Nov. 13 (UPI) -- A fire in northern Peru damaged much of an archaeological site, including a mural more than 4,000 years old, officials at the site said.
Officials believe farmers burning sugar cane nearby sparked the fire at the Ventarron archaeological complex Sunday.
Archaeologists discovered the mural, carbon dated to 2000 B.C., in 2007 at the 4,500-year-old temple. It depicts a deer caught in a net.
Local media reported about 95 percent of the complex was damaged and the mural sustained smoke damage. Pottery and other artifacts were damaged when a plastic tarp covering them melted.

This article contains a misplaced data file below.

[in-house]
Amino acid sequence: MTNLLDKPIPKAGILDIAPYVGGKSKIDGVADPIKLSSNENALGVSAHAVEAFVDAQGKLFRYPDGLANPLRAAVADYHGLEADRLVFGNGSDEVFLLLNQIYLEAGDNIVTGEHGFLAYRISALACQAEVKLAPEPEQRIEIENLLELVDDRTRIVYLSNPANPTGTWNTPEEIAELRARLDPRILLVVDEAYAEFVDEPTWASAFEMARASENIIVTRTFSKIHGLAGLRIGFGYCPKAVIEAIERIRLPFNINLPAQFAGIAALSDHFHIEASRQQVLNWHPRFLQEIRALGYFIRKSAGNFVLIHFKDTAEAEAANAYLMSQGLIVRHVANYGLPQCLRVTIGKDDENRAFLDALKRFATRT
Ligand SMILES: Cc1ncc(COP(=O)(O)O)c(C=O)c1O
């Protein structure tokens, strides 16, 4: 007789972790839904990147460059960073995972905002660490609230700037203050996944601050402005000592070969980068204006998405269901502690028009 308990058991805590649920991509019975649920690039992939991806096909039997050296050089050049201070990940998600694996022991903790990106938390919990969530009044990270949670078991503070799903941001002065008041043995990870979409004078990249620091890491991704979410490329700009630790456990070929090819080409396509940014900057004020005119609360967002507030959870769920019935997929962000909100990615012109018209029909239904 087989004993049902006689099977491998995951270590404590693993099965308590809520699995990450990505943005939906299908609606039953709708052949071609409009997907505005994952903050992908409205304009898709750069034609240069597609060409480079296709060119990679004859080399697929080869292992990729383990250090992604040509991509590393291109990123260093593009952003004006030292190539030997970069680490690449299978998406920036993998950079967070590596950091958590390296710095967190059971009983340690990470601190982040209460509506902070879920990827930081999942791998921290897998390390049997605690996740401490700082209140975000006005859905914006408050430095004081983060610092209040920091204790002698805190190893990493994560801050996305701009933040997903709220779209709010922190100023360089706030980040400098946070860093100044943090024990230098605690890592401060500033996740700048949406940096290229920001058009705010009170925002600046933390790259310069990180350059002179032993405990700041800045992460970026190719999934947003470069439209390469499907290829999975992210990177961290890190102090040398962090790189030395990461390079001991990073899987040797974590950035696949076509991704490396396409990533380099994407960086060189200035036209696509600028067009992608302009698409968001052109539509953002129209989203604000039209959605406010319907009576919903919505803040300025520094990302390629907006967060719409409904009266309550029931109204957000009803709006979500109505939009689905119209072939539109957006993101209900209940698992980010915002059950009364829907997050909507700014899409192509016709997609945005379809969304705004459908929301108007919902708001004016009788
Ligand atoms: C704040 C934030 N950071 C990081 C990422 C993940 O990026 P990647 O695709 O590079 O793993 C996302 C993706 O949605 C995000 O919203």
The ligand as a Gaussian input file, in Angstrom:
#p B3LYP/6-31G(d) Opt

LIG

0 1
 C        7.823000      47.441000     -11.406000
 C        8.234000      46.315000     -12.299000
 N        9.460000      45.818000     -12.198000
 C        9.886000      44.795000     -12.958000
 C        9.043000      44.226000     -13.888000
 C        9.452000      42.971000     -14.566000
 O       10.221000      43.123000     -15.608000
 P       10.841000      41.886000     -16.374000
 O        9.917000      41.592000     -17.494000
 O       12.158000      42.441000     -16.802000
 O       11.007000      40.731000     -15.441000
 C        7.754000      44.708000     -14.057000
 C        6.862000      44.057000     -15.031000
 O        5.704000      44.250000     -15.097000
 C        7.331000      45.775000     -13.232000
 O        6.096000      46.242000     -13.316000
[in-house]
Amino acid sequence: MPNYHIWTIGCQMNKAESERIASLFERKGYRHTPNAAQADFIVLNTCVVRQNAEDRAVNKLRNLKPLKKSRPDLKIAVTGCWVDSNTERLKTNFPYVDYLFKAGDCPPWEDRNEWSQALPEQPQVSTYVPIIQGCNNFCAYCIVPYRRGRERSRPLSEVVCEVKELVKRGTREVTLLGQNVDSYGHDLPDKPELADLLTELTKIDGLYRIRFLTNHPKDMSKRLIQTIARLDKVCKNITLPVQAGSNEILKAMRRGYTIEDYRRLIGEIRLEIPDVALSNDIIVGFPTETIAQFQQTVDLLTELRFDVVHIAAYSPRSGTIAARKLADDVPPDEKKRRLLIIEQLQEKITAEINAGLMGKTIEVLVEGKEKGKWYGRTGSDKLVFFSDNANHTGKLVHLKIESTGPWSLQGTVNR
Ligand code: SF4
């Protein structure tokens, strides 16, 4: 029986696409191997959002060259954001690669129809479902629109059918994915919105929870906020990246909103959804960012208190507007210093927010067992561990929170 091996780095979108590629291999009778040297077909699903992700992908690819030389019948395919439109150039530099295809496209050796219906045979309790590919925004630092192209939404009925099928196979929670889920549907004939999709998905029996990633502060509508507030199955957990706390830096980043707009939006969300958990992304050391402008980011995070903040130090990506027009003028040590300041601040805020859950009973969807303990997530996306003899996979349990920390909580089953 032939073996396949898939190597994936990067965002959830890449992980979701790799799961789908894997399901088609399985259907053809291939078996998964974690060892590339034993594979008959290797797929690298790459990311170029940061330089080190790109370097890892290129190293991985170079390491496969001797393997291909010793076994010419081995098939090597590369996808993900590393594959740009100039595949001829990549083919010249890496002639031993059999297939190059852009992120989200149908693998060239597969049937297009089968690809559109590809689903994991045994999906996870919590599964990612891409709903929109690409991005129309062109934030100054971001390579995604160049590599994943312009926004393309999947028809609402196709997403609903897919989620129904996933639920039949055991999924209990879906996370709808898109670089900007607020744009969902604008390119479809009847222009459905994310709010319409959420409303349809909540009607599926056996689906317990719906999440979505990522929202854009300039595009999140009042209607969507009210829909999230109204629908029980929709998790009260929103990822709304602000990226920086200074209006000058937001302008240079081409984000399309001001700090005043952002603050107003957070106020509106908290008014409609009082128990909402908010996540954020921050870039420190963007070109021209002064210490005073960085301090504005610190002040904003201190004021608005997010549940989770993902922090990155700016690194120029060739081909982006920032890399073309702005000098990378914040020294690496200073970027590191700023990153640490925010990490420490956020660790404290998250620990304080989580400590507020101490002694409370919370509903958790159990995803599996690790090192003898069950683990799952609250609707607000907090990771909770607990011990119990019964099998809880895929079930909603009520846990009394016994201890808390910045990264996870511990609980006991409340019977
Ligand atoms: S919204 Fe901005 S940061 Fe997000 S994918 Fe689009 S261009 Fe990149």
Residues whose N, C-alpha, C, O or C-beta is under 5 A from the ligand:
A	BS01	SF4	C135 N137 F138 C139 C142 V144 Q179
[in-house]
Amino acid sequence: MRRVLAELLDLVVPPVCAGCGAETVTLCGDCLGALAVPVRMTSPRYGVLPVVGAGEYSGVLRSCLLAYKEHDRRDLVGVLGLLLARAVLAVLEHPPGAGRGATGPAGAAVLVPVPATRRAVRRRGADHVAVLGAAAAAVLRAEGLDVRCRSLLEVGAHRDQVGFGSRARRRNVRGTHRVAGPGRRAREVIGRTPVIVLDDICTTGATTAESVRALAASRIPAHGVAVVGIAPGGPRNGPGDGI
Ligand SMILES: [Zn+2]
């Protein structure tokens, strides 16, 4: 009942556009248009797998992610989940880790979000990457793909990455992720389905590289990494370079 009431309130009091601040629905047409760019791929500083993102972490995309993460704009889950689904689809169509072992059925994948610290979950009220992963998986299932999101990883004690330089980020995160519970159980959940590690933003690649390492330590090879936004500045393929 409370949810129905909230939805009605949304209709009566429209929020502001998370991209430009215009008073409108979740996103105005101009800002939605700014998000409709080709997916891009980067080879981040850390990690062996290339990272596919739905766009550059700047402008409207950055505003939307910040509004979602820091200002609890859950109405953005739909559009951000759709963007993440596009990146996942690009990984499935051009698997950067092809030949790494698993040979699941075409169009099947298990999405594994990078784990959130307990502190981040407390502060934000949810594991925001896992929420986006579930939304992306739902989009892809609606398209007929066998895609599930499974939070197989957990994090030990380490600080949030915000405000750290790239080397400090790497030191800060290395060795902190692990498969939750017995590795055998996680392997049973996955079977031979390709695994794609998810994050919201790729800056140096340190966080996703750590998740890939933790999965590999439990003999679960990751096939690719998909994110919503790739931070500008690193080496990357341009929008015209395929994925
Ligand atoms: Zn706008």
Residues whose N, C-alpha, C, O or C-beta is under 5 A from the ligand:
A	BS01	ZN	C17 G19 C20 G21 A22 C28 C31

"We are losing an exceptional monument unique to its generation," archaeologist Walter Alva said. "I can only express my outrage and sadness for this irreparable loss."
Peru's culture ministry was investigating the cause of the fire.
"We have lost the cradle of our culture," said Ignacio Alva Meneses, director of the Ventarrón Archaeological Project. "Five thousand years of history, the original temple, the origin of the Northern Peru civilization, mural art and the oldest and most complex symbolic meanings destroyed in a few hours."